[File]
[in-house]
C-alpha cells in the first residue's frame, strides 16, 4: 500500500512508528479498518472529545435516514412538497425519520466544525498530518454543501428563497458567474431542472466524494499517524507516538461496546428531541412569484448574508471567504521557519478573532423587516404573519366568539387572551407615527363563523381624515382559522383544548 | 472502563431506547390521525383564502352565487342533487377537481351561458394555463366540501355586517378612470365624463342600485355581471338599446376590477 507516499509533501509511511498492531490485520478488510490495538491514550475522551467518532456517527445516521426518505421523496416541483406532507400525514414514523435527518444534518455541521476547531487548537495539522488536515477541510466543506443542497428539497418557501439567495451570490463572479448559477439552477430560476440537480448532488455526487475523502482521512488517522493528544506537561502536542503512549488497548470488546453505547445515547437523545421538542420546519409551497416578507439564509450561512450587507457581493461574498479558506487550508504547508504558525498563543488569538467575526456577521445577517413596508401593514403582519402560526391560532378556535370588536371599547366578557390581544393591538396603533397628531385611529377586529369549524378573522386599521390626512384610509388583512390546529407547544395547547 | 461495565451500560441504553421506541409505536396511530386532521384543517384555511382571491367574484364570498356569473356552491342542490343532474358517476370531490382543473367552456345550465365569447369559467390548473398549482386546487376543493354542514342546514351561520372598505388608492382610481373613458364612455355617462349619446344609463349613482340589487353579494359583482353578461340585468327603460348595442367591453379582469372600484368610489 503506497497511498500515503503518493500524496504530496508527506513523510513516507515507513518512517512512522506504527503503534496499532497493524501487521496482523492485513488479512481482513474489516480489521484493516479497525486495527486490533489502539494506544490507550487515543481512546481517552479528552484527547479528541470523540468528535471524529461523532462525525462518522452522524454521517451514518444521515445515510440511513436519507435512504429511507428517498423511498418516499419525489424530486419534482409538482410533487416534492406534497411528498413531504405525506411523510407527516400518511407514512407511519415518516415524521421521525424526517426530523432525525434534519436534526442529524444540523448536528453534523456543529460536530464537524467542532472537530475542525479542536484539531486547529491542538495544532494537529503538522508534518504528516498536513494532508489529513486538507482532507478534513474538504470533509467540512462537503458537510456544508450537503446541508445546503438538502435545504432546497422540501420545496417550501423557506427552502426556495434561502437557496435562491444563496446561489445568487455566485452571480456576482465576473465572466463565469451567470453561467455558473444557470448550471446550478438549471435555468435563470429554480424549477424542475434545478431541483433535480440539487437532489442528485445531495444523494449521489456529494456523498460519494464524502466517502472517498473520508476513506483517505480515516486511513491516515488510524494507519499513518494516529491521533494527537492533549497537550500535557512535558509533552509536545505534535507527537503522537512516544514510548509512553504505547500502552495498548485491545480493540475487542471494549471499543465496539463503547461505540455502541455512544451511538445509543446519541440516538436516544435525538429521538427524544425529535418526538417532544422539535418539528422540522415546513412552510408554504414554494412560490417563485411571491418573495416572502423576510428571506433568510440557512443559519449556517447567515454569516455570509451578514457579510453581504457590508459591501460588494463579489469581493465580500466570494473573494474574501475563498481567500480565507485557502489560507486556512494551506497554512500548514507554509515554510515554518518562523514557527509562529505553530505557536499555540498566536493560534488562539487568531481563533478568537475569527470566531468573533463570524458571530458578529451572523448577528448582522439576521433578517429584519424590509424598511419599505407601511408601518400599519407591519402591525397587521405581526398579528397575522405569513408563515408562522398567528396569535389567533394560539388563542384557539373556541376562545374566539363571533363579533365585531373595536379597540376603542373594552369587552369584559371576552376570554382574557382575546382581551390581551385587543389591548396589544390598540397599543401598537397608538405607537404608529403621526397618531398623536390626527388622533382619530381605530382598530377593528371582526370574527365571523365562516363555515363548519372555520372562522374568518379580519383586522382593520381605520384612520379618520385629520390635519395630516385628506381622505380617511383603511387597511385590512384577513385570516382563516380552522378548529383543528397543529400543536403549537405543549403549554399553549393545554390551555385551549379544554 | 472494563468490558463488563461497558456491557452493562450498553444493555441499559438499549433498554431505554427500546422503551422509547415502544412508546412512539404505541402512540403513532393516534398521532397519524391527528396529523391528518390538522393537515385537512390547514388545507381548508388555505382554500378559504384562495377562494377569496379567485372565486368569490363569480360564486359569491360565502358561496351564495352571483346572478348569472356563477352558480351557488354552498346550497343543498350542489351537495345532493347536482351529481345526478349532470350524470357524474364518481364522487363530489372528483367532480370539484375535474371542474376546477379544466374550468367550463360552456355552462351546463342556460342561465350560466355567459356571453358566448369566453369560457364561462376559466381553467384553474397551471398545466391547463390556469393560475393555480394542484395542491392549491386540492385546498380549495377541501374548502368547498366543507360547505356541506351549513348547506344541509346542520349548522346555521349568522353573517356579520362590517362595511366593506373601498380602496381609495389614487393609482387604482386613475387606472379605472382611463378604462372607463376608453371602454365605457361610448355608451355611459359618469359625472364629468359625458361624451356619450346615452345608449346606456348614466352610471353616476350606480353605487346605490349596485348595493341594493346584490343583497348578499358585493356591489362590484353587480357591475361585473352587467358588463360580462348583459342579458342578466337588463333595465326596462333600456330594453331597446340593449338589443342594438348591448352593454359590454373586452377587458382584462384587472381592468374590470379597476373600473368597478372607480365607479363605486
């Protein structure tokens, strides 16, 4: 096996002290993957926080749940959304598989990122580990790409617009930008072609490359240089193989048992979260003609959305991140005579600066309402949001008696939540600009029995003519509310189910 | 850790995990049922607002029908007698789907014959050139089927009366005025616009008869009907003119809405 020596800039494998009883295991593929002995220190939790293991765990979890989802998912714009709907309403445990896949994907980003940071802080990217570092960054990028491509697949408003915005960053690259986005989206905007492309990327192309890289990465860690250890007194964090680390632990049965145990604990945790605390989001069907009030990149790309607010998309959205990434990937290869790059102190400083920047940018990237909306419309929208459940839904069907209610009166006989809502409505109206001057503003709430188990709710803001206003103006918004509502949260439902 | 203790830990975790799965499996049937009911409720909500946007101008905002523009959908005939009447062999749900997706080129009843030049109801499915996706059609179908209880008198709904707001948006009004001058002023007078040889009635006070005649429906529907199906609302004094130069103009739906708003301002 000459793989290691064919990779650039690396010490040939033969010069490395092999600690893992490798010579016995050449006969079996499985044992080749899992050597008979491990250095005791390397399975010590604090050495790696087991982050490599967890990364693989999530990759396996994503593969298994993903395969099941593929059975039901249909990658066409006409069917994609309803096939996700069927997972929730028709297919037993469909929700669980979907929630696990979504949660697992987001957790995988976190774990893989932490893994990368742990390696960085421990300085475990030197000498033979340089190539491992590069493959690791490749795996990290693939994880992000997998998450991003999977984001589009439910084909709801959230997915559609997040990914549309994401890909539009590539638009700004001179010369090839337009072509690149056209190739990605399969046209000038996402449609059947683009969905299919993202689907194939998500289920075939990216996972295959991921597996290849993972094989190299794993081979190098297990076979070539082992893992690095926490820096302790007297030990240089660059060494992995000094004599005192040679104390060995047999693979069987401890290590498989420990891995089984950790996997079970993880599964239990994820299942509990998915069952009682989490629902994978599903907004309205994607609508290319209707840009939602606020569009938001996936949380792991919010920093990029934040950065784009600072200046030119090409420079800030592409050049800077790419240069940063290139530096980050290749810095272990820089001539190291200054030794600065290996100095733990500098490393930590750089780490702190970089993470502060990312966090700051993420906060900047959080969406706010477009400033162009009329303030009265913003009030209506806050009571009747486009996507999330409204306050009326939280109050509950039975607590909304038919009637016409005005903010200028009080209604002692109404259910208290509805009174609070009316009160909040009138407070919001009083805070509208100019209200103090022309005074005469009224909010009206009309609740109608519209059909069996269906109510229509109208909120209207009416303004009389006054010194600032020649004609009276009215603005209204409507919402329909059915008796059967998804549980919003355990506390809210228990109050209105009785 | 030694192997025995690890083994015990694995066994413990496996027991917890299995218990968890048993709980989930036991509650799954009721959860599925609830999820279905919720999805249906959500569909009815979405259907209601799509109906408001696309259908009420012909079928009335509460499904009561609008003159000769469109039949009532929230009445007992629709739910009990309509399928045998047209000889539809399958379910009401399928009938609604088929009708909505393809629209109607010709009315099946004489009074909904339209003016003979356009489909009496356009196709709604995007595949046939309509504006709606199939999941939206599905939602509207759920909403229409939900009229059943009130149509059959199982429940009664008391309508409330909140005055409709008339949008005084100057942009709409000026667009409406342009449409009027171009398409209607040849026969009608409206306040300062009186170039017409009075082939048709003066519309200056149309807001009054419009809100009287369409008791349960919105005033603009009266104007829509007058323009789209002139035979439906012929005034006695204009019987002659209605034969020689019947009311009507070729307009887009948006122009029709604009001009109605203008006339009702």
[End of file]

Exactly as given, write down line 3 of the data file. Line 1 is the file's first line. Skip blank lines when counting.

């Protein structure tokens, strides 16, 4: 096996002290993957926080749940959304598989990122580990790409617009930008072609490359240089193989048992979260003609959305991140005579600066309402949001008696939540600009029995003519509310189910 | 850790995990049922607002029908007698789907014959050139089927009366005025616009008869009907003119809405 020596800039494998009883295991593929002995220190939790293991765990979890989802998912714009709907309403445990896949994907980003940071802080990217570092960054990028491509697949408003915005960053690259986005989206905007492309990327192309890289990465860690250890007194964090680390632990049965145990604990945790605390989001069907009030990149790309607010998309959205990434990937290869790059102190400083920047940018990237909306419309929208459940839904069907209610009166006989809502409505109206001057503003709430188990709710803001206003103006918004509502949260439902 | 203790830990975790799965499996049937009911409720909500946007101008905002523009959908005939009447062999749900997706080129009843030049109801499915996706059609179908209880008198709904707001948006009004001058002023007078040889009635006070005649429906529907199906609302004094130069103009739906708003301002 000459793989290691064919990779650039690396010490040939033969010069490395092999600690893992490798010579016995050449006969079996499985044992080749899992050597008979491990250095005791390397399975010590604090050495790696087991982050490599967890990364693989999530990759396996994503593969298994993903395969099941593929059975039901249909990658066409006409069917994609309803096939996700069927997972929730028709297919037993469909929700669980979907929630696990979504949660697992987001957790995988976190774990893989932490893994990368742990390696960085421990300085475990030197000498033979340089190539491992590069493959690791490749795996990290693939994880992000997998998450991003999977984001589009439910084909709801959230997915559609997040990914549309994401890909539009590539638009700004001179010369090839337009072509690149056209190739990605399969046209000038996402449609059947683009969905299919993202689907194939998500289920075939990216996972295959991921597996290849993972094989190299794993081979190098297990076979070539082992893992690095926490820096302790007297030990240089660059060494992995000094004599005192040679104390060995047999693979069987401890290590498989420990891995089984950790996997079970993880599964239990994820299942509990998915069952009682989490629902994978599903907004309205994607609508290319209707840009939602606020569009938001996936949380792991919010920093990029934040950065784009600072200046030119090409420079800030592409050049800077790419240069940063290139530096980050290749810095272990820089001539190291200054030794600065290996100095733990500098490393930590750089780490702190970089993470502060990312966090700051993420906060900047959080969406706010477009400033162009009329303030009265913003009030209506806050009571009747486009996507999330409204306050009326939280109050509950039975607590909304038919009637016409005005903010200028009080209604002692109404259910208290509805009174609070009316009160909040009138407070919001009083805070509208100019209200103090022309005074005469009224909010009206009309609740109608519209059909069996269906109510229509109208909120209207009416303004009389006054010194600032020649004609009276009215603005209204409507919402329909059915008796059967998804549980919003355990506390809210228990109050209105009785 | 030694192997025995690890083994015990694995066994413990496996027991917890299995218990968890048993709980989930036991509650799954009721959860599925609830999820279905919720999805249906959500569909009815979405259907209601799509109906408001696309259908009420012909079928009335509460499904009561609008003159000769469109039949009532929230009445007992629709739910009990309509399928045998047209000889539809399958379910009401399928009938609604088929009708909505393809629209109607010709009315099946004489009074909904339209003016003979356009489909009496356009196709709604995007595949046939309509504006709606199939999941939206599905939602509207759920909403229409939900009229059943009130149509059959199982429940009664008391309508409330909140005055409709008339949008005084100057942009709409000026667009409406342009449409009027171009398409209607040849026969009608409206306040300062009186170039017409009075082939048709003066519309200056149309807001009054419009809100009287369409008791349960919105005033603009009266104007829509007058323009789209002139035979439906012929005034006695204009019987002659209605034969020689019947009311009507070729307009887009948006122009029709604009001009109605203008006339009702």